The Wave in the Inferno: Introducing Working Mass, a Blog About Labor and Socialism

By Lisa Xu

Introducing Working Mass

We are launching Working Mass, the labor blog of Boston DSA, in the midst of a national hellscape. We are six months into a pandemic that has thrown our country into the deepest recession since the 1930s, with millions of workers hanging on by the barest scraps of public assistance. We are four years into the Trump presidency. And with the death of Ruth Bader Ginsburg, we may be facing a Supreme Court that will be dominated by the far-right for a generation.

The only remedy is collective action. Fred Hampton, the great socialist and Black Panther Party leader, said, “We don’t think you fight fire with fire best; we think you fight fire with water best. We’re going to fight racism not with racism, but we’re going to fight with solidarity [….] We’re going to fight their reactions with all of us people getting together and having an international proletarian revolution.”  

We don’t think you fight fire with fire best; we think you fight fire with water best.

Fred Hampton

In the face of the stark cruelty and ineffectuality of the state’s response to COVID-19, the working class is organizing, and swelling the ranks of the international uprising against police murders of Black people. In 2020, workers are fighting racism and pandemic capitalism with a great gush of solidarity and bold action, and making demands that would have seemed improbable before this year. 

Nationally, we’ve seen the rise of the #NoCopUnions movement and the expulsion of police unions from local labor federations; unionized bus drivers refusing to transport protesters to jail in Minneapolis; the Chicago Teachers Union successfully calling for a strike vote to force remote learning in the fall; UMichigan grad workers striking over both COVID safety and abolitionist demands; the NBA players wildcat strike for Black Lives; and DSA-supported efforts to organize restaurant workers and foment a wave of new worker organizing with the Emergency Workplace Organizing Committee (EWOC).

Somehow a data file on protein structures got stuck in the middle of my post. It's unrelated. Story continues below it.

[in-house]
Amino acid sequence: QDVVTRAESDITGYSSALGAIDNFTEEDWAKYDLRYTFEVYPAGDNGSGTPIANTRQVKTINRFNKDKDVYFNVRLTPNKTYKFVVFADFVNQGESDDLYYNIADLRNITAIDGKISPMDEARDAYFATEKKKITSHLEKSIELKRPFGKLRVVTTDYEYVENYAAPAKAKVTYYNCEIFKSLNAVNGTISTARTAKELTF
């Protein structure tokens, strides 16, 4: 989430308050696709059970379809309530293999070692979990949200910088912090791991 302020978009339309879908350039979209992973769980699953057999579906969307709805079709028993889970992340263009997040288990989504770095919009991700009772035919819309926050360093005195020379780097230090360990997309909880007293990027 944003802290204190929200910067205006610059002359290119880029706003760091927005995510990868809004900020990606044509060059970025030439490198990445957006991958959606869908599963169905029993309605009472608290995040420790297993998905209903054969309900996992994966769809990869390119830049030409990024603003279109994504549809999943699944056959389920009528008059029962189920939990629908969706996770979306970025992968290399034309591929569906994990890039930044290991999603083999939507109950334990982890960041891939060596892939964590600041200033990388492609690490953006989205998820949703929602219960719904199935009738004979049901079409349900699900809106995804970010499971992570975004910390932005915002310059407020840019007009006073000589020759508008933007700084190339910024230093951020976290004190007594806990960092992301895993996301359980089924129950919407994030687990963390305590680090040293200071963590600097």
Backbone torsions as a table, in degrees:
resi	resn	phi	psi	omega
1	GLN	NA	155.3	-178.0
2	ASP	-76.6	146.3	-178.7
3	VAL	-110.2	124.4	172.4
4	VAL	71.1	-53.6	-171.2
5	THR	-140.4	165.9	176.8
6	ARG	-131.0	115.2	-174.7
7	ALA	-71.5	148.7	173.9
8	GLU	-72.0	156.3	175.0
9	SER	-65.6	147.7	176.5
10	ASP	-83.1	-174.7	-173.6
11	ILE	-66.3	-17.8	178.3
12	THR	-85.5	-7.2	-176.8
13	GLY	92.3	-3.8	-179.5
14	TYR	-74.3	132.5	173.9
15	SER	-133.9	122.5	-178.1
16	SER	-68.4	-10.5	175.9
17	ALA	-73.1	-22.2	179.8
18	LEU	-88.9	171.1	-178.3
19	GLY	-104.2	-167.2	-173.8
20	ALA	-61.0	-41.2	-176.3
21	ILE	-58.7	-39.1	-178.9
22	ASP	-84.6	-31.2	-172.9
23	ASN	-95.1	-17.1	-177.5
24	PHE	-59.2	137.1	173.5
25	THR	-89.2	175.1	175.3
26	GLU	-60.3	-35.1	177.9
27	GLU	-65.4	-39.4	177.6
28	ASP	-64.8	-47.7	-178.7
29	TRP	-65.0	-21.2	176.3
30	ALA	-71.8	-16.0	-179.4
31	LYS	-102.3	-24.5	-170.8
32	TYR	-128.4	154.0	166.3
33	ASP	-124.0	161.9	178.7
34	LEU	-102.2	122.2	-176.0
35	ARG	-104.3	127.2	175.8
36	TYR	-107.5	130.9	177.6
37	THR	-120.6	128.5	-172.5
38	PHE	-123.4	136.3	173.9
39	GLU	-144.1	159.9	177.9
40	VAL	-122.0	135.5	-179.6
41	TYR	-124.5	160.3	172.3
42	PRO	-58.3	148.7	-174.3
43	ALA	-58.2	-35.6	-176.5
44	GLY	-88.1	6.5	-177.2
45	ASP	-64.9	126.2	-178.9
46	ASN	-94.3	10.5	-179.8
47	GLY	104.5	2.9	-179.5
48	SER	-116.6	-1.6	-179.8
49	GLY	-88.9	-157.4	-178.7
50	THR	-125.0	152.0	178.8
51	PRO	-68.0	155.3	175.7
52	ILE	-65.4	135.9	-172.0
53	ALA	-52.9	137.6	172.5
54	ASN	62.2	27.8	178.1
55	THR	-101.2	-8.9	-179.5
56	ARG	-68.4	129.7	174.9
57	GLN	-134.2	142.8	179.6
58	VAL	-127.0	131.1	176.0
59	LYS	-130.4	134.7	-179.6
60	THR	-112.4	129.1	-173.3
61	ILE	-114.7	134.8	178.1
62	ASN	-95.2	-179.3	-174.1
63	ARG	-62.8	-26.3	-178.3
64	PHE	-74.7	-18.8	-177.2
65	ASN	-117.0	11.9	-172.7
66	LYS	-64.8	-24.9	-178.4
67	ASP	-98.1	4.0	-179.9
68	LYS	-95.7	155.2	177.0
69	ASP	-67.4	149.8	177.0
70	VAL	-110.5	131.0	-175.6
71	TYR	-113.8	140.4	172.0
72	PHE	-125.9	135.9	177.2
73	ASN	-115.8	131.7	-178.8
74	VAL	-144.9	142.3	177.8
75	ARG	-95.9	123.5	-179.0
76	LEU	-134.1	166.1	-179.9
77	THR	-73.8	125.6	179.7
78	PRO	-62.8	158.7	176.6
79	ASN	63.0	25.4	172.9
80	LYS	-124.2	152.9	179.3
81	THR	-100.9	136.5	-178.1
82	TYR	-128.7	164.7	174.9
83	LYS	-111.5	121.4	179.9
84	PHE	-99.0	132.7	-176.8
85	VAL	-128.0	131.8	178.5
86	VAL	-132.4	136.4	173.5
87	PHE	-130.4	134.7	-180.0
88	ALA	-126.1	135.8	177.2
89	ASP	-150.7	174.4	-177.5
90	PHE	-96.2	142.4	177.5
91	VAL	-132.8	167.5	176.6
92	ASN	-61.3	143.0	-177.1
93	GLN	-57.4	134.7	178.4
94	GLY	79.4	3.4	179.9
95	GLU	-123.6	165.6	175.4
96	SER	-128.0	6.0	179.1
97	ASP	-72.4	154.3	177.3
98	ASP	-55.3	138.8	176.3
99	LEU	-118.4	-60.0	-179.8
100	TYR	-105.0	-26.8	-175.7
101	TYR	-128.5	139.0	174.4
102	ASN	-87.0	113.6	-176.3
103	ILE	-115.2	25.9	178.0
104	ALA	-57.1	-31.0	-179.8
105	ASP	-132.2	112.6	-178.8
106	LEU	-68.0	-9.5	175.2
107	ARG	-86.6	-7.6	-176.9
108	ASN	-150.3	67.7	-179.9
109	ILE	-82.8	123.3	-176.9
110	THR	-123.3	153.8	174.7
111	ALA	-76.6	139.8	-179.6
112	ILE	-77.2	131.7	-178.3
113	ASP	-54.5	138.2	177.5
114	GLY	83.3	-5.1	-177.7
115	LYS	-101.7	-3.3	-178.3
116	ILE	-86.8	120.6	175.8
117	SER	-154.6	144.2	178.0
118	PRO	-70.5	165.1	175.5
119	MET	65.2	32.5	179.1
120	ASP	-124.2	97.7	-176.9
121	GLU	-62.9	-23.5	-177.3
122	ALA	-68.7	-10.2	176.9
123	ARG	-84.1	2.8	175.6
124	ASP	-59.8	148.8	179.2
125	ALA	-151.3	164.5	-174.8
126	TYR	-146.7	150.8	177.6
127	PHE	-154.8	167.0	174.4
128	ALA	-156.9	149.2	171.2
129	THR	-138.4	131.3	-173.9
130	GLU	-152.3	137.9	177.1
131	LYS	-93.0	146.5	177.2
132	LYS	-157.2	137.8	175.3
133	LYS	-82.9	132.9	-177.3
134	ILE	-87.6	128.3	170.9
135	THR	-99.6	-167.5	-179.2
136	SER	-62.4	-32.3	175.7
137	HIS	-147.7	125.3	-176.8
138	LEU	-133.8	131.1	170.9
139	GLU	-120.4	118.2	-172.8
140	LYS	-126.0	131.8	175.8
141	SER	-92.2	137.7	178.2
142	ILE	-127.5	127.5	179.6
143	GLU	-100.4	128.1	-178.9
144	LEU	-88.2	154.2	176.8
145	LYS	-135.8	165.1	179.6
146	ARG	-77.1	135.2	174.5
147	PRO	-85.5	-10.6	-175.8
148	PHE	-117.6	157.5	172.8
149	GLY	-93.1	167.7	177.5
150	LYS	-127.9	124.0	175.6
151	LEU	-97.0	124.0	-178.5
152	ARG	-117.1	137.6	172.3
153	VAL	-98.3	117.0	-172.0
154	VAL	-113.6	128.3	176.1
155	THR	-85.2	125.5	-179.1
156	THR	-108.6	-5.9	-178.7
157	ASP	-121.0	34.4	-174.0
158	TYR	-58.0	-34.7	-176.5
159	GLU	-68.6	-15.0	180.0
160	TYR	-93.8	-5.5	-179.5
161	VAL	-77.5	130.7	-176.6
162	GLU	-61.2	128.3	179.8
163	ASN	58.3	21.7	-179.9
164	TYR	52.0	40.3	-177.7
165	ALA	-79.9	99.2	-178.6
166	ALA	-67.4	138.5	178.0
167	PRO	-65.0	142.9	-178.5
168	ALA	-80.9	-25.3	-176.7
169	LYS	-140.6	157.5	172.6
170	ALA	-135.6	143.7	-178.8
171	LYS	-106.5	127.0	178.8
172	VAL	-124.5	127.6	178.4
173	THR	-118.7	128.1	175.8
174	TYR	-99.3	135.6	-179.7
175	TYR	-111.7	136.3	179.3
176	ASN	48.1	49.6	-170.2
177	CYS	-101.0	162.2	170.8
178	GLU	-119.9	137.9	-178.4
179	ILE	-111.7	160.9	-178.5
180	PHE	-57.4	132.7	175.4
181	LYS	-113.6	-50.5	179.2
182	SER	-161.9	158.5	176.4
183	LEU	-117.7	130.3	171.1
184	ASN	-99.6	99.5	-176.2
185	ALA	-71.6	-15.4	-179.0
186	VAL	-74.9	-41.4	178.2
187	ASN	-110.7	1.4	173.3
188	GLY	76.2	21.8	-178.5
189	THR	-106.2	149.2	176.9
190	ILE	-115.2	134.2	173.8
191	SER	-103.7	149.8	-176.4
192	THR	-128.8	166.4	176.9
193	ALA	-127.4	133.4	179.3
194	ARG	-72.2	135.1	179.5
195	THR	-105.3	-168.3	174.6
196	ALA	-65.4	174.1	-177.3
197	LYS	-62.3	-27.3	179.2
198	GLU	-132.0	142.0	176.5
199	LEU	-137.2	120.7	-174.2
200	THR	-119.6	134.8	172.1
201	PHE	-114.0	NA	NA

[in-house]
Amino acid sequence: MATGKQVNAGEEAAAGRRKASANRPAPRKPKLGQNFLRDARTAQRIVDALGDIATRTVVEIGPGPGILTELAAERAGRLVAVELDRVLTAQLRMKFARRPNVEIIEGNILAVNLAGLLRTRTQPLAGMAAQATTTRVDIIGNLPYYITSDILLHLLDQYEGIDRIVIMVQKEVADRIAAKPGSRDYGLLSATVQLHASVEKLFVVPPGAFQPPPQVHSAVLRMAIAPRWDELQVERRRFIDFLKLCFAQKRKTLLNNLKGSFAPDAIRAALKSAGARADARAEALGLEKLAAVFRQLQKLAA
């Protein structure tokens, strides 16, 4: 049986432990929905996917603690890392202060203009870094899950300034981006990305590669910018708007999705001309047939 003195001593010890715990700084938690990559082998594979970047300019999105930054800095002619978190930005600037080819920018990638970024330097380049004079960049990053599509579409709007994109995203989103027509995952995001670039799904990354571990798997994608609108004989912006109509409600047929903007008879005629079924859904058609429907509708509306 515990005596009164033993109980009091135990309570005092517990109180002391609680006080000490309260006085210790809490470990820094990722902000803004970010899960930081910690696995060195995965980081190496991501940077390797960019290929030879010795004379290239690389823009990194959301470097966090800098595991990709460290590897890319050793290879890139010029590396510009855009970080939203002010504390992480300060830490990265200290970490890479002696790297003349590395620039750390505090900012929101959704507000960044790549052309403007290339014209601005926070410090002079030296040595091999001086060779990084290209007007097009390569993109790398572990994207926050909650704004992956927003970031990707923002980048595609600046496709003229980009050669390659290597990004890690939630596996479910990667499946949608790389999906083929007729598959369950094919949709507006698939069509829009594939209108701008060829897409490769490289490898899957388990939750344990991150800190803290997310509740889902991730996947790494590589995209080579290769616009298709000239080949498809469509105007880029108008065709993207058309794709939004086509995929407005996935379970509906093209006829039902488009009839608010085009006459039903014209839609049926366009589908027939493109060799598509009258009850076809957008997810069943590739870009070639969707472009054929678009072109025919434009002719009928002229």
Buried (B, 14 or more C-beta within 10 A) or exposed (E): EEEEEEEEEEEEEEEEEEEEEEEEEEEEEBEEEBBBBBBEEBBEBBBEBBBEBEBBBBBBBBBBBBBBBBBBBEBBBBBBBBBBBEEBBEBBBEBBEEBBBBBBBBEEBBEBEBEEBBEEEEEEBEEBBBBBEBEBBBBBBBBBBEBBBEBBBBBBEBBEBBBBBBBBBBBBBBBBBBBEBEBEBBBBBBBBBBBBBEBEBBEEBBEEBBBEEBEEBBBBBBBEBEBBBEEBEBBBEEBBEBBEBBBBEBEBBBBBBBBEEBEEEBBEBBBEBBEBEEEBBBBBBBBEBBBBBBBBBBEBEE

Textile workers in Lawrence during the 1912 ‘Bread and Roses’ strike.

Massachusetts is no stranger to the ferment. In July, the state had the nation’s highest unemployment rate, at 16.2 percent. But in the Boston area alone, this summer has seen a surge of labor action from unionized and non-unionized workers: 

  • In July, 350 Teamsters Local 25 workers for the MBTA paratransit service “The Ride” went on strike for eight days in Everett and Watertown (see our video with a worker here)
  • In early September, educators in Andover refused to enter buildings for training, which the state ruled an illegal strike
  • In June, Whole Foods workers in Cambridge walk off the job to protest their right to wear BLM masks, resulting in a class action lawsuit against the company
  • In June and July, Tatte workers, a chain with 15 locations in the Boston area, organized to oust their CEO over complaints related to racial discrimination
  • In August, Good Vibrations workers in Brookline and Cambridge (Solidarity with East Coast Sex Educators, or SECSE) went on strike over workplace safety demands for over a month
  • In September, over 30 Teamsters workers at Transgas in Lowell went on strike for 47 hours
  • In July, the Harvard Graduate Students Union-UAW, a unit of over 4,000 workers, ratified its first contract, following a 29-day strike in 2019
  • In September, Boston Museum of Fine Arts (MFA) workers affiliated with UAW Local 2110 petitioned for a union election 
  • In September, cannabis dispensary workers at Sira Naturals facilities in Milford, Needham, and Somerville, affiliated with UFCW 1445, ratified their first contract
  • In July, workers at Mayflower Medicinals in Holliston voted to unionize with UFCW 14456 as well